When Paris’ famous Notre Dame was ravaged by a fire in 2019, almos the whole world mourned. The building had been a symbol of France for centuries and, as the flames engulfed it, the French held their breath. Once the fire was extinguished, it quickly became clear that most of the building was left untouched – the majority of the damage was done on the roof and spire. Even so, a major renovation project was put in place and in just one year from now, the French symbol will once again open to the public.
Even though the official reopening will take place a year from now, the cathedral is already getting quite a bit of its original grandeur back. The Archbishop of Paris blessed the new rooster of the cathedral before it was put at the top of the landmark on 16 December. The original was found after the fire but turned out to be too damaged to be repaired. Architect Philippe Villeneuve, who designed the new topper, says the wings of the rooster are meant to resemble flames, as a testament the cathedral rose from its ashes like a phenix.
“The rooster now means it’s the very end of the rebuilding of the spire,” Philippe Jost, who is in charge of the restoration, said. “The spire stands 96 meters tall, and once the roofers have covered it, we’ll be able to take the scaffolding off and Parisians and visitors will be able to see this flamboyant rooster.”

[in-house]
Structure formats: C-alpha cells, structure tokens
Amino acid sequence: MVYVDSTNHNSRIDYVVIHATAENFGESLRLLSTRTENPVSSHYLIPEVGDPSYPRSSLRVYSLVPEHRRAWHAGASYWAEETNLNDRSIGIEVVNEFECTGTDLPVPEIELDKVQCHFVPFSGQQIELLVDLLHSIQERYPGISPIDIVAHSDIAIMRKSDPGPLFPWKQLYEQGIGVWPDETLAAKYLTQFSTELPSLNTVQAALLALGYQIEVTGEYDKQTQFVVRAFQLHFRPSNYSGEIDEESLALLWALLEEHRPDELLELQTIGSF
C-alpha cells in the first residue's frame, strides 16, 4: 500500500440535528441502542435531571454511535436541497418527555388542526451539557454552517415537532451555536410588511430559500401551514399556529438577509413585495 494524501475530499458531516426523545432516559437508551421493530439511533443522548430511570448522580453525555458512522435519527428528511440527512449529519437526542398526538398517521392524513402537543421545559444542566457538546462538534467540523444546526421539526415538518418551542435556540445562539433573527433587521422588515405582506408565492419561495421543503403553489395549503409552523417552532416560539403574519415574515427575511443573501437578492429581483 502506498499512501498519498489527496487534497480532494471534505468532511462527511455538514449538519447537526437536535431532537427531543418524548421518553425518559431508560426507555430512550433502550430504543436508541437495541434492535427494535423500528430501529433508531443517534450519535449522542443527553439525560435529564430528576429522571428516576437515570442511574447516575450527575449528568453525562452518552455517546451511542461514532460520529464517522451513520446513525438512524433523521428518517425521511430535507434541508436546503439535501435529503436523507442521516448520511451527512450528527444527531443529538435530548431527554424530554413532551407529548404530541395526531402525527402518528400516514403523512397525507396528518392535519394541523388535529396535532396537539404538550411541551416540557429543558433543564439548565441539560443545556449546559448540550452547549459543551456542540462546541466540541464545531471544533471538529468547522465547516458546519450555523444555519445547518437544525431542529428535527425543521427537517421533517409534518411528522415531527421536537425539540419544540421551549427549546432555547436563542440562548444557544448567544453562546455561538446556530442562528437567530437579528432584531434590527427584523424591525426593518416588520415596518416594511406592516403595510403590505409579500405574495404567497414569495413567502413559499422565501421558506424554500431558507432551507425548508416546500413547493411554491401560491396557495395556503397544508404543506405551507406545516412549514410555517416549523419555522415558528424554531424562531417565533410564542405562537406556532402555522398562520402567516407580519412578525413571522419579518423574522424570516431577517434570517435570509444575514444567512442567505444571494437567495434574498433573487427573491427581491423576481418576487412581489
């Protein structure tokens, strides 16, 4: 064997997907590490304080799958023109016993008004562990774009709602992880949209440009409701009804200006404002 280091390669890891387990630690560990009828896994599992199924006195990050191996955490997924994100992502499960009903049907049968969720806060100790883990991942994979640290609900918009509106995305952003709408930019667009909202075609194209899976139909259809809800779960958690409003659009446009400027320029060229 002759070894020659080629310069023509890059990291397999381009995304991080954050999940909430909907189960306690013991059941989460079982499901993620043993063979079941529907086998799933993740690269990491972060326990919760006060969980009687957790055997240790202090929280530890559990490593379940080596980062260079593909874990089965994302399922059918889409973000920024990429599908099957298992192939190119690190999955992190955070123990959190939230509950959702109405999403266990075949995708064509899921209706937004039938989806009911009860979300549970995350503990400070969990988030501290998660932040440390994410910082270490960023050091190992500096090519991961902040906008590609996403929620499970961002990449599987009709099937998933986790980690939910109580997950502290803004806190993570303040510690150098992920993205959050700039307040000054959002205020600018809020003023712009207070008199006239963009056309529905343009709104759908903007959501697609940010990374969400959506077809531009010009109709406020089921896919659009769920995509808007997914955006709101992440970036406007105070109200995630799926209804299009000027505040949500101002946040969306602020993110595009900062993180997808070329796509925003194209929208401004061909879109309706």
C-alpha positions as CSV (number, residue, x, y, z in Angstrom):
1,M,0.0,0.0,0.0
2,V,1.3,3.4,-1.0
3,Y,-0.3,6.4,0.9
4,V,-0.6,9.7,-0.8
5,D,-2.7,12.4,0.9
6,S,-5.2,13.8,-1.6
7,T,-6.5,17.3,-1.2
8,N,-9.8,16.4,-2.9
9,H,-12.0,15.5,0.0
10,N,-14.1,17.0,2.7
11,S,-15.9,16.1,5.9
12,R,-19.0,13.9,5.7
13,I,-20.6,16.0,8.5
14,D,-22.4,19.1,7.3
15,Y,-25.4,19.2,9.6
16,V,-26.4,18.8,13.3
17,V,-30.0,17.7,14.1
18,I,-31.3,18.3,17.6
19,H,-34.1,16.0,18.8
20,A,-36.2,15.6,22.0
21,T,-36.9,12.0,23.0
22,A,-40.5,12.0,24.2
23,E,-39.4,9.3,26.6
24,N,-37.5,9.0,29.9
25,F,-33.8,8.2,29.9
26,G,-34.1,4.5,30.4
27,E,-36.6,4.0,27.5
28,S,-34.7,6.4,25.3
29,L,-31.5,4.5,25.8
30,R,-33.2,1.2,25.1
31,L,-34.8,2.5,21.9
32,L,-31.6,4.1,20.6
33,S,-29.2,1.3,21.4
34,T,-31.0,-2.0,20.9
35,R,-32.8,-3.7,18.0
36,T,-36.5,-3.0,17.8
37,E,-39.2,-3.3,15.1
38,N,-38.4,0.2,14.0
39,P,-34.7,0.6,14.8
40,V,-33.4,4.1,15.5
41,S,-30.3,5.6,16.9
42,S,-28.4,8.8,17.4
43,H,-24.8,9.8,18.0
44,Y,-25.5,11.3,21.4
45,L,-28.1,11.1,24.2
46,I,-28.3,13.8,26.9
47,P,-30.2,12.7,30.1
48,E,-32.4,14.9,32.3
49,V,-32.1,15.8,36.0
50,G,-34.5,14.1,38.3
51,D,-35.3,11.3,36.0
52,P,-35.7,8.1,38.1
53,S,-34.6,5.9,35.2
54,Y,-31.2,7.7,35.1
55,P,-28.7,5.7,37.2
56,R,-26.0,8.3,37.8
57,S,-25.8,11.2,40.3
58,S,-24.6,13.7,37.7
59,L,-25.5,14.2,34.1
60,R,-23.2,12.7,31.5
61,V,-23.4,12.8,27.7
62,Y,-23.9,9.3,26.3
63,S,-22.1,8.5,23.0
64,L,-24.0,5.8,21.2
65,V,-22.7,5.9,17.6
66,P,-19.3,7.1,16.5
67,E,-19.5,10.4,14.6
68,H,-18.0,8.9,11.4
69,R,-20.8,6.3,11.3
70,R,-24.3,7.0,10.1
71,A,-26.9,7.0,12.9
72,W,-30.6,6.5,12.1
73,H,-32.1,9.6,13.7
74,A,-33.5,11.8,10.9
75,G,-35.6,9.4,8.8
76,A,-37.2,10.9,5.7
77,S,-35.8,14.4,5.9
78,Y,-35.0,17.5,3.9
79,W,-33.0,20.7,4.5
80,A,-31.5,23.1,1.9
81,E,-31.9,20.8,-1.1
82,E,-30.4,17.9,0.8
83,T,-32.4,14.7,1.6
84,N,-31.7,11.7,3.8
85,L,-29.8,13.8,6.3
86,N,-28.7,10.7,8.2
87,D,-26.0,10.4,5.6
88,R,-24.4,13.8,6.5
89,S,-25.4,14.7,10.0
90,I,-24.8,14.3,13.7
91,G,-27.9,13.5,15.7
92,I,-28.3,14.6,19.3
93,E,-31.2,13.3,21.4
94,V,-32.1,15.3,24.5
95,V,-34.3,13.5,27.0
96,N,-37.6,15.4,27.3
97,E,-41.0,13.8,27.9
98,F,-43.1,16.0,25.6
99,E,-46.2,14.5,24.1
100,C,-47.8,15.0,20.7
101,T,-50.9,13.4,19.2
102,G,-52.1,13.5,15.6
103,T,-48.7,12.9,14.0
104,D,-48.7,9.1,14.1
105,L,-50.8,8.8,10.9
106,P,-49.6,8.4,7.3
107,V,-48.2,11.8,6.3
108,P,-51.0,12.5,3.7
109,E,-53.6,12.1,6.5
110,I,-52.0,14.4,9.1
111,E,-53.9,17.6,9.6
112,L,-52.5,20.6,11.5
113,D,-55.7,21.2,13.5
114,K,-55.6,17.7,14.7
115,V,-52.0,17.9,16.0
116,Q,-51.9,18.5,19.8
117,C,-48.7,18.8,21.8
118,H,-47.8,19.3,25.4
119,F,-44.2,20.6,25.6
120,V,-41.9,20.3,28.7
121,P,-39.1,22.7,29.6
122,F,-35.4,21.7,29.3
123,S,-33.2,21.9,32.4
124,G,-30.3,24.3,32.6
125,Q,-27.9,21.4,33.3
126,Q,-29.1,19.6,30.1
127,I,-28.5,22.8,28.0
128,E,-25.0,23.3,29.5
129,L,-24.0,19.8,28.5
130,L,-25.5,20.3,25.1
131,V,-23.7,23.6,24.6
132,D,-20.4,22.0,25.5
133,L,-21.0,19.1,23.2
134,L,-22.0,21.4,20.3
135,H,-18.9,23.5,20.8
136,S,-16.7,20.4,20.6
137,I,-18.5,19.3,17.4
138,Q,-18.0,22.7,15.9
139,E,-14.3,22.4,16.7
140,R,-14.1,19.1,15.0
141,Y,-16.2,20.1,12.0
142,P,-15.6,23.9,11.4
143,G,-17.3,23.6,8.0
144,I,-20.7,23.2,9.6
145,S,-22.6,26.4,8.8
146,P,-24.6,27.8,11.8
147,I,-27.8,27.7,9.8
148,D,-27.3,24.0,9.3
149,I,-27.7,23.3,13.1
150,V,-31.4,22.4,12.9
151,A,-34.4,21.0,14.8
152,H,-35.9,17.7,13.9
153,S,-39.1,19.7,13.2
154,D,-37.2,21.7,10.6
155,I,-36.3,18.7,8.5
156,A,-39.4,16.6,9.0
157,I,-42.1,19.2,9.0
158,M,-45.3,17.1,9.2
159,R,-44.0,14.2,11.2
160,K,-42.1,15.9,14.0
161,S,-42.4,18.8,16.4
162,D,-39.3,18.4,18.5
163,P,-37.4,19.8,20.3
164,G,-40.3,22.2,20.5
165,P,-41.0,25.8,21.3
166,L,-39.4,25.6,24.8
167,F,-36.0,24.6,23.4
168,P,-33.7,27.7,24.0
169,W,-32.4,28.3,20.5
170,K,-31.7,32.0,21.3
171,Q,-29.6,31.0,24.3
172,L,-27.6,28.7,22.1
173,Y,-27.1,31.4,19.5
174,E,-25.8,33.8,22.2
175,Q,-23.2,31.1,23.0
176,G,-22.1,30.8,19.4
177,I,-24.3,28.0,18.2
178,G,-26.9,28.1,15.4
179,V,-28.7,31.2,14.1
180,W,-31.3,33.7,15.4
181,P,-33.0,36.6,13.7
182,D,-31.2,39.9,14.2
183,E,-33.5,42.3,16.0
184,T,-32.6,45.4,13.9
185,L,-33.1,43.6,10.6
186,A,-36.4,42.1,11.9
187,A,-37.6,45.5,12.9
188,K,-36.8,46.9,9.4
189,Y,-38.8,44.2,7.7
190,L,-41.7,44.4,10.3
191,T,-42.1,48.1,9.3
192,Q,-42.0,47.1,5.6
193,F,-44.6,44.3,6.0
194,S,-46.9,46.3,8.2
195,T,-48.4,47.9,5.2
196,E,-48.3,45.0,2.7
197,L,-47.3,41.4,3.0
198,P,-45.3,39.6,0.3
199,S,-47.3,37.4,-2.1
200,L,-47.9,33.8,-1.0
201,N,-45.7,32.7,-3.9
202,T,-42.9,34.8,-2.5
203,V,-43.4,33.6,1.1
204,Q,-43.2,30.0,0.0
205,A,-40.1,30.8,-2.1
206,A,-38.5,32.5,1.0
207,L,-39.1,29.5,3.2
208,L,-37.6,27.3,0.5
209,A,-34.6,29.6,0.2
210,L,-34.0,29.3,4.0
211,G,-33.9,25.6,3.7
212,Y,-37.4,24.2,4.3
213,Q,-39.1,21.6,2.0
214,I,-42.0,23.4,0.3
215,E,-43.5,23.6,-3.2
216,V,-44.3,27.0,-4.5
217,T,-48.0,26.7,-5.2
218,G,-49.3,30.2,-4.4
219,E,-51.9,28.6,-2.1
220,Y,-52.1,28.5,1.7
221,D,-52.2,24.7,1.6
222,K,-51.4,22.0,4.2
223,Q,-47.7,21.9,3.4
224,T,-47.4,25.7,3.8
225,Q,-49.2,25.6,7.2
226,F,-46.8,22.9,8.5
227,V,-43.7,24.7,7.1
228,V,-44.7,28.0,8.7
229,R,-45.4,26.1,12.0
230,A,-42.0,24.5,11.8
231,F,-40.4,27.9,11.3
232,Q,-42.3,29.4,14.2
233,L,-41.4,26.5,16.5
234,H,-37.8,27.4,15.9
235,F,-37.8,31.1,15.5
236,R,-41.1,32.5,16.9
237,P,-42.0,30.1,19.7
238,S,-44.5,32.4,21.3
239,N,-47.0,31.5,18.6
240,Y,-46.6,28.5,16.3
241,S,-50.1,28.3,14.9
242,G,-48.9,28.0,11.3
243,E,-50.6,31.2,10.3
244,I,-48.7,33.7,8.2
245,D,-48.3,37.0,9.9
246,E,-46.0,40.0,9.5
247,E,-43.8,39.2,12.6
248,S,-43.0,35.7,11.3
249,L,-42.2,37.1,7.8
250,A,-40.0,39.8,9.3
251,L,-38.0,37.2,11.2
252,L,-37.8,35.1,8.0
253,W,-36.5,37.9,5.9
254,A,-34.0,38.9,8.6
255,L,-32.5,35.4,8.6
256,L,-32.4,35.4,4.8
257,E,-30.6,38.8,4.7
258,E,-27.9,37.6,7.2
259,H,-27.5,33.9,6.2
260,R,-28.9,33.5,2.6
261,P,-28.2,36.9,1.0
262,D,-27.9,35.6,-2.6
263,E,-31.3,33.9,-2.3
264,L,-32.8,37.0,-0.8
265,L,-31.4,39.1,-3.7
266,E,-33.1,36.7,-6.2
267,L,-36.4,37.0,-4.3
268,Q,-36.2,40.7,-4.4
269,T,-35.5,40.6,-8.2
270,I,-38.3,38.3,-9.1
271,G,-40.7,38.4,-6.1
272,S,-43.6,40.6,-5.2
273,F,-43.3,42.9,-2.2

Jost also stated that a lot has been done to protect the cathedral from burning down again in the future. “A range of fire protection devices, including a misting system in the attics, where the oak frame and spire are located” have been put into place in order to prevent any future disasters.
As far as the renovation goes, the whole building has been rebuilt exactly as it was before the ravaging fire. The only modern touch to the cathedral will be the addition of six contemporary stained-glass windows, which will be designed by the winner of a competition that still has to be organised.
Back in 2019, French President Emmanuel Macron declared he wanted the Notre Dame to reopen within five years. With the official reopening planned in 2024, it looks like that deadline will be respected, which the president confirmed on a visit to the cathedral on December 8th. However, even though the initial reopening was planned for the summer, in time for the Olympics in Paris, that date has been pushed back to December 8th, 2024, due to several delays, amongst others caused by the pandemic.